Photo Exhibit Focuses on RI Trap Fishermen

Morning Commute, photo courtesy ##http://markhamstarrphotography.com/## Markham Starr##

Projo.com: Even avid fishing fans may have trouble placing the commercial fishing technique known as “trap fishing.” Though once widespread, trap fishing, in which a series of underwater nets—some as long as 2,000 feet—is used to funnel fish toward a boat, is fast disappearing as federal fishing quotas and dwindling commercial fish stocks take their toll.

Cory and Her Daughter, photo courtesy ##http://markhamstarrphotography.com/## Markham Starr##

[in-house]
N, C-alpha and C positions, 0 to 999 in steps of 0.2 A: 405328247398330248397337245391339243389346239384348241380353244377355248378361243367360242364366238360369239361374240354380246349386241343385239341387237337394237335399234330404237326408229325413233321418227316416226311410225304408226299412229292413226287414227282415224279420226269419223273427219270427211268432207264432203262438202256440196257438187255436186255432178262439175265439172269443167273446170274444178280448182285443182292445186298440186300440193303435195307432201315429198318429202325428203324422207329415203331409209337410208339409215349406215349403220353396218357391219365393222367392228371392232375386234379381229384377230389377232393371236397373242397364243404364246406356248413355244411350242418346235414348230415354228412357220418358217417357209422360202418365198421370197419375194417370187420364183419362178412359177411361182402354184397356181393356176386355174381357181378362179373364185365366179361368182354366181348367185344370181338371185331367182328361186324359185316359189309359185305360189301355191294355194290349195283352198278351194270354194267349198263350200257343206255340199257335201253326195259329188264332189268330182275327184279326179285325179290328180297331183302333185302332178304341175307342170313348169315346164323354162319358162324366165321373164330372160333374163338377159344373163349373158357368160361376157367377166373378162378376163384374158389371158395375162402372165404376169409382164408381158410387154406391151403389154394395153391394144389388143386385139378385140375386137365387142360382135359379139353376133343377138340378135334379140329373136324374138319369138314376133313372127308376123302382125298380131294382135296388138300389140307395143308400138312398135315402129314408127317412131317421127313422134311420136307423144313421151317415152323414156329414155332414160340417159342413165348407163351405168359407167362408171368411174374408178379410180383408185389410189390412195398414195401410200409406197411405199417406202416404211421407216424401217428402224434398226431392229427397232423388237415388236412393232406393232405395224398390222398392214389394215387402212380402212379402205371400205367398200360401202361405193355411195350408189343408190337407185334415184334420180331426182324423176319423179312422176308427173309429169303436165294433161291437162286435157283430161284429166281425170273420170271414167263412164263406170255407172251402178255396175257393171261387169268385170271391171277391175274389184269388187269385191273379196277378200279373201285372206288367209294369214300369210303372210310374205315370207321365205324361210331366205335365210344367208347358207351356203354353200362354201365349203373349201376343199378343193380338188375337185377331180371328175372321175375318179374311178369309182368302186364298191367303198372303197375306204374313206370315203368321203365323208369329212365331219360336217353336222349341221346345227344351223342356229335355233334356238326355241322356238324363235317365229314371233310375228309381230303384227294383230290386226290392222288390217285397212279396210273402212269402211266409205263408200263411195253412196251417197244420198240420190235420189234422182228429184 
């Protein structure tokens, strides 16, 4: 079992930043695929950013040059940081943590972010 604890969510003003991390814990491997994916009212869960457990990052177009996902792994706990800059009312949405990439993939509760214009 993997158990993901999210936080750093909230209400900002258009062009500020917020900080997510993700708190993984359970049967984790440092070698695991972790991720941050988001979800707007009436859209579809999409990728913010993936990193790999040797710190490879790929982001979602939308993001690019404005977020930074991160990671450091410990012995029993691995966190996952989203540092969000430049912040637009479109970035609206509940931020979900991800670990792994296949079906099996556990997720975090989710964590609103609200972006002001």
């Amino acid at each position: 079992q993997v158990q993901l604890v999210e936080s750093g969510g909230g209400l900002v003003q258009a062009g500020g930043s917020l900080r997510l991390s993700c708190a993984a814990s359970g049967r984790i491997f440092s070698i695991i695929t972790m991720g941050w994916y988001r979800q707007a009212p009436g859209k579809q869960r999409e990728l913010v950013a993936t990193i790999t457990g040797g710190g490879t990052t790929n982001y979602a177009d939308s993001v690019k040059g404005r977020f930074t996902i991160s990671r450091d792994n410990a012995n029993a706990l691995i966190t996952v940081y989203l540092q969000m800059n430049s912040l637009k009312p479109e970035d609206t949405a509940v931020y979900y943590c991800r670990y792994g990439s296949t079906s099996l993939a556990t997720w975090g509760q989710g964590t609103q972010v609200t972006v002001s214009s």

Yet as photographer Markham Starr discovered a few years ago, trap fishing is still practiced by a handful of commercial fishermen, including some in Rhode Island.

In 2008, Starr, who’s based in North Stonington, Connecticut, spent several weeks photographing the last of this proud seafaring breed. Now, his photographs have been turned into an exhibit, “In History’s Wake: The Last Trap Fishermen of Rhode Island,” at the South County Museum in Narragansett.

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Providence Journal: ProJo.com

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